Saturday, March 25, 2006

More than 50 %?

In Istanbul I caused a minor stir by saying that I estimated that the risks of both a disintegration of Iraq and a military confrontation with Iran is now somewhat above 50 %.

It’s was not a welcome message – and I would be the first to agree that it is a most unwelcome situation.

But it is always important to be able to look the facts straight in the eye.

Wherever I have discussed the issue in the last weeks – Washington or Moscow – there is profound gloom. Details in assessment can vary, but remarkably little does when it comes to the core of the argument.

There is no disagreement that the Iranians are pursuing a nuclear program which is designed to give them the option of getting also nuclear weapon.

Whether there is a weapons program or not is to a large extent a matter of definition – the program that is there is dual-use in every single part. But it does not seem to have passed the point where elements of it can for certain be described as only military in nature.

That they also want to pursue civilian nuclear power is clear. And in spite of what is sometimes said, there is a logic in this. The country’s vast oil and gas reserves will be used primarily for exports in order to gain hard currency, while domestic uranium could eventually by a useful source of power for the nation itself.

But the quest for a weapons option has deep roots back to the days of the Shah. The program was in fact slowed down after the Khomeini revolution. It’s in recent years it has been given new priority and new resources.

It is undoubtedly linked to the regimes since of insecurity in a world in which it feels itself surrounded by American power. But one should not overlook the fact that it seems to have broad support even among those fiercely opposed to the regime.

Whether diplomacy can convince the regime that it should abstain from pursuing those elements of its programmed deemed unacceptable to an outside world deeply suspicious of its motives is still an open question.

There seems to be numerous talks going on. But there are very few signs of them having any hope of bringing a resolution. Indeed, whoever of insight I ask sinks down into deep pessimism about the prospects for a political solution.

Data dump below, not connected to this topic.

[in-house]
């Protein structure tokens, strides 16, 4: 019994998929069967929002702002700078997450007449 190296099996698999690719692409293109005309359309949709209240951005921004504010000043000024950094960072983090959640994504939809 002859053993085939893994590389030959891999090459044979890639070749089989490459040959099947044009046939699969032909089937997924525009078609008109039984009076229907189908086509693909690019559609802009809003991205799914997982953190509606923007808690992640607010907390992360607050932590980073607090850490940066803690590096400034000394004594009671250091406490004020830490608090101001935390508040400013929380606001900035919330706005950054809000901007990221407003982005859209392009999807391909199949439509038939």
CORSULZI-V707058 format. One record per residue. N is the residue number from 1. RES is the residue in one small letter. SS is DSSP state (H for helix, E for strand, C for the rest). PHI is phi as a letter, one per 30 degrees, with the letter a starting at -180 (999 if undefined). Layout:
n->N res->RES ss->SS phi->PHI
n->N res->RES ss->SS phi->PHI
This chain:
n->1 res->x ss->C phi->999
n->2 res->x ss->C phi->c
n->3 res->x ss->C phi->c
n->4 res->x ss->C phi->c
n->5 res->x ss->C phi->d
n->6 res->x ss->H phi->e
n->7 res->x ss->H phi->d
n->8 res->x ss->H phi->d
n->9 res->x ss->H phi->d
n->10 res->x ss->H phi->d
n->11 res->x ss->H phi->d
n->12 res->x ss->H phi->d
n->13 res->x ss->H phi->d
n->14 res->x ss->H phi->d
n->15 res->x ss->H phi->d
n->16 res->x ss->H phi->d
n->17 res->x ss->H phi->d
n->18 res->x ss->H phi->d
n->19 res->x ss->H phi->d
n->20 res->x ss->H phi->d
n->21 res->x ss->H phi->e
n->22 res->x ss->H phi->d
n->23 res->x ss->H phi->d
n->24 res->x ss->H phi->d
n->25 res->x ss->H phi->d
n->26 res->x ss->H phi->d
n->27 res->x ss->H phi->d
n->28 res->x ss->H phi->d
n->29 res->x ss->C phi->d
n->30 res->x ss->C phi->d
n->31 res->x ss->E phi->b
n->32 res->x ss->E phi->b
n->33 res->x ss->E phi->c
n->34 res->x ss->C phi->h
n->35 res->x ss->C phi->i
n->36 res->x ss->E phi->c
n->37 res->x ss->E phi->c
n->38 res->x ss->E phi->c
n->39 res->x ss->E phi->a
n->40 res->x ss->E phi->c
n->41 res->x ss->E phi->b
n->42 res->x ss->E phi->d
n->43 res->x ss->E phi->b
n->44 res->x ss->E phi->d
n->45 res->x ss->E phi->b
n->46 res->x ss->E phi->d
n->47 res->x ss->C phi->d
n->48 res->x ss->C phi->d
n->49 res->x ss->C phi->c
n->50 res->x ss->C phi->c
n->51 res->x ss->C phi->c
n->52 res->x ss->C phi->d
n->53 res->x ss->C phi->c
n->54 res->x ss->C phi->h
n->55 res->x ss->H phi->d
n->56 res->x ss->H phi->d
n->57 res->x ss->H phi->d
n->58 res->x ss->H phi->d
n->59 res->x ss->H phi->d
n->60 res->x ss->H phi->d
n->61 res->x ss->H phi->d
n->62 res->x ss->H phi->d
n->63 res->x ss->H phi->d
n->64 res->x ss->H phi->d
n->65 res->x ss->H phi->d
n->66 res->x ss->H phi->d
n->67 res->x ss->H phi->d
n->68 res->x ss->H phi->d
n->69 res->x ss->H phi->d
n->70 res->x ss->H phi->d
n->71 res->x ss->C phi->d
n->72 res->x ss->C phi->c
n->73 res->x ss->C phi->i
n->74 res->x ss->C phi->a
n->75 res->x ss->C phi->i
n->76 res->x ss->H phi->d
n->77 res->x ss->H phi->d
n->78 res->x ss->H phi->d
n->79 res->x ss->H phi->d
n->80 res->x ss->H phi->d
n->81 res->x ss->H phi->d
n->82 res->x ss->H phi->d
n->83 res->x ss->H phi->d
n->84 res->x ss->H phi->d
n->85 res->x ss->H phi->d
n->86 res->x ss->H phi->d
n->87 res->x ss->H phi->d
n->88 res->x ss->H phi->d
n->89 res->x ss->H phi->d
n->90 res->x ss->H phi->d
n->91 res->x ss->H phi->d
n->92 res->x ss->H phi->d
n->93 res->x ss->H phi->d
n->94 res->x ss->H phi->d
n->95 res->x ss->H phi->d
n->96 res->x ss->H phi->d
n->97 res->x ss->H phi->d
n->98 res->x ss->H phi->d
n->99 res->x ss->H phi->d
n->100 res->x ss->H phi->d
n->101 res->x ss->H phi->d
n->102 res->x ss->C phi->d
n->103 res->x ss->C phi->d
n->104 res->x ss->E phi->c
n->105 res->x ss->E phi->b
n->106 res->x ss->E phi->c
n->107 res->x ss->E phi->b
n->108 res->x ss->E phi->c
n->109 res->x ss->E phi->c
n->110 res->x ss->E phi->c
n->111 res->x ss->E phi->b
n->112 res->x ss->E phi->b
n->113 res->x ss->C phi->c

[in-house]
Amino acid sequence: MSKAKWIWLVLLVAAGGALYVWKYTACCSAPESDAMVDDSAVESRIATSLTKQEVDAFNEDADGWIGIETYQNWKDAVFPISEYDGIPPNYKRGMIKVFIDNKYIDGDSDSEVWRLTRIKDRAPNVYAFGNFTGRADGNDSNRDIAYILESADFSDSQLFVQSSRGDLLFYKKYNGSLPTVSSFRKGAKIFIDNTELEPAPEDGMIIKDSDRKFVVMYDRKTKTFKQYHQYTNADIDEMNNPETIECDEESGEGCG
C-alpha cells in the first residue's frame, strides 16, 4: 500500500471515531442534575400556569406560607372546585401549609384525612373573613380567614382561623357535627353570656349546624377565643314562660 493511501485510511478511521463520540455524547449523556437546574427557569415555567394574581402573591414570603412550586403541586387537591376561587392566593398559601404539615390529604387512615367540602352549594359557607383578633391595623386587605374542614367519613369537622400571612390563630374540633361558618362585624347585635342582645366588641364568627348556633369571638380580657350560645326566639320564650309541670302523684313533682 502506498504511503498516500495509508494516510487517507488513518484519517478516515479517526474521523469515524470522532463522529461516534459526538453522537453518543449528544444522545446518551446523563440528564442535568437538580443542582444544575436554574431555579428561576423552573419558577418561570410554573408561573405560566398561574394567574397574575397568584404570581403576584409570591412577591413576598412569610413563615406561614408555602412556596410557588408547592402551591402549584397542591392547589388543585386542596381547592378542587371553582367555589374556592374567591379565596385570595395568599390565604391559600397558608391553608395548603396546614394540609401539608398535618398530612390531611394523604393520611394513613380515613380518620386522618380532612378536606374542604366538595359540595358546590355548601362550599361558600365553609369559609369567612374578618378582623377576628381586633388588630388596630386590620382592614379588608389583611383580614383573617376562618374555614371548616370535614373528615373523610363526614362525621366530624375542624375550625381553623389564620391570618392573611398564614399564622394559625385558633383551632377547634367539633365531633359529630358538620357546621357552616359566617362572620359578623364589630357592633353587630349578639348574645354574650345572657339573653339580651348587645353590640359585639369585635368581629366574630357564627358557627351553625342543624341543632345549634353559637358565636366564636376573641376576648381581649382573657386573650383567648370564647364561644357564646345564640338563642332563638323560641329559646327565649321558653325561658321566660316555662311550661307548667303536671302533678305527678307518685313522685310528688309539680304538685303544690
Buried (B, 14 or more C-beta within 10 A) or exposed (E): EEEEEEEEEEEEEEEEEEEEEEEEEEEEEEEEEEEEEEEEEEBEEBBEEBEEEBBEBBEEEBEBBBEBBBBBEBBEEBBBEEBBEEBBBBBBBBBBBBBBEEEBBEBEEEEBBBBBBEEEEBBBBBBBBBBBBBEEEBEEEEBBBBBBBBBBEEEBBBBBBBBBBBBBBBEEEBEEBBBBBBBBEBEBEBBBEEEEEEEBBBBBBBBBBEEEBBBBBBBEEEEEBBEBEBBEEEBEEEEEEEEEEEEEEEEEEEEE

Washington as well as Moscow is determined to prevent Iran from mastering the technology of the centrifuges necessary to enrich uranium. To build and operate one of these centrifuges is a highly complex undertaking, but once one has learnt to build and successfully run one, it’s only a matter of time and scale until one can assemble the perhaps 50 000 necessary for a full production facility.

That’s why the red line laid down by the European trio doing the negotiations has been that enrichment –even on the research scale – should not be permitted. Research could well mean learning to build and run the centrifuges.

And that’s exactly what seems to have happened.

There are now reports that Iran has built a small facility with a small cascade of 164 centrifuges. If true, that points at faster progress than also most intelligence agencies had believed.

A new sense of alarm can clearly be felt around the issue. The question now tops the list of issues of any more important trans-Atlantic political consultation.

Buying time in order to continue to explore the political option is certainly still the by far best policy. Every effort must be done to try to get at least parts of the Iranian leadership off the course towards catastrophe that they are on.

They might think that they have strong cards in any confrontation. That’s also true to a certain extent. But over time there is no reason whatsoever that it is their country that will pay the heaviest price in any long-term confrontation.

The price others will have to pay might also be very substantial, but that does not alter the eventual outcome.

But with the Iranians pushing ahead, and if the new information can be seen as correct and later on verified by the IAEA, it is more likely to be a matter of months rather than years until the issue is brought to its head.

Senator John McCain says that the only thing worse than a military strike is Iran acquiring nuclear weapons. That seems to be the view of many places.

Thus, I stand by my assessment.

And it most certainly add to my general worries about a deteriorating geostrategic situation and deepening worries about developments in the entire area between Jerusalem and Jalalabad.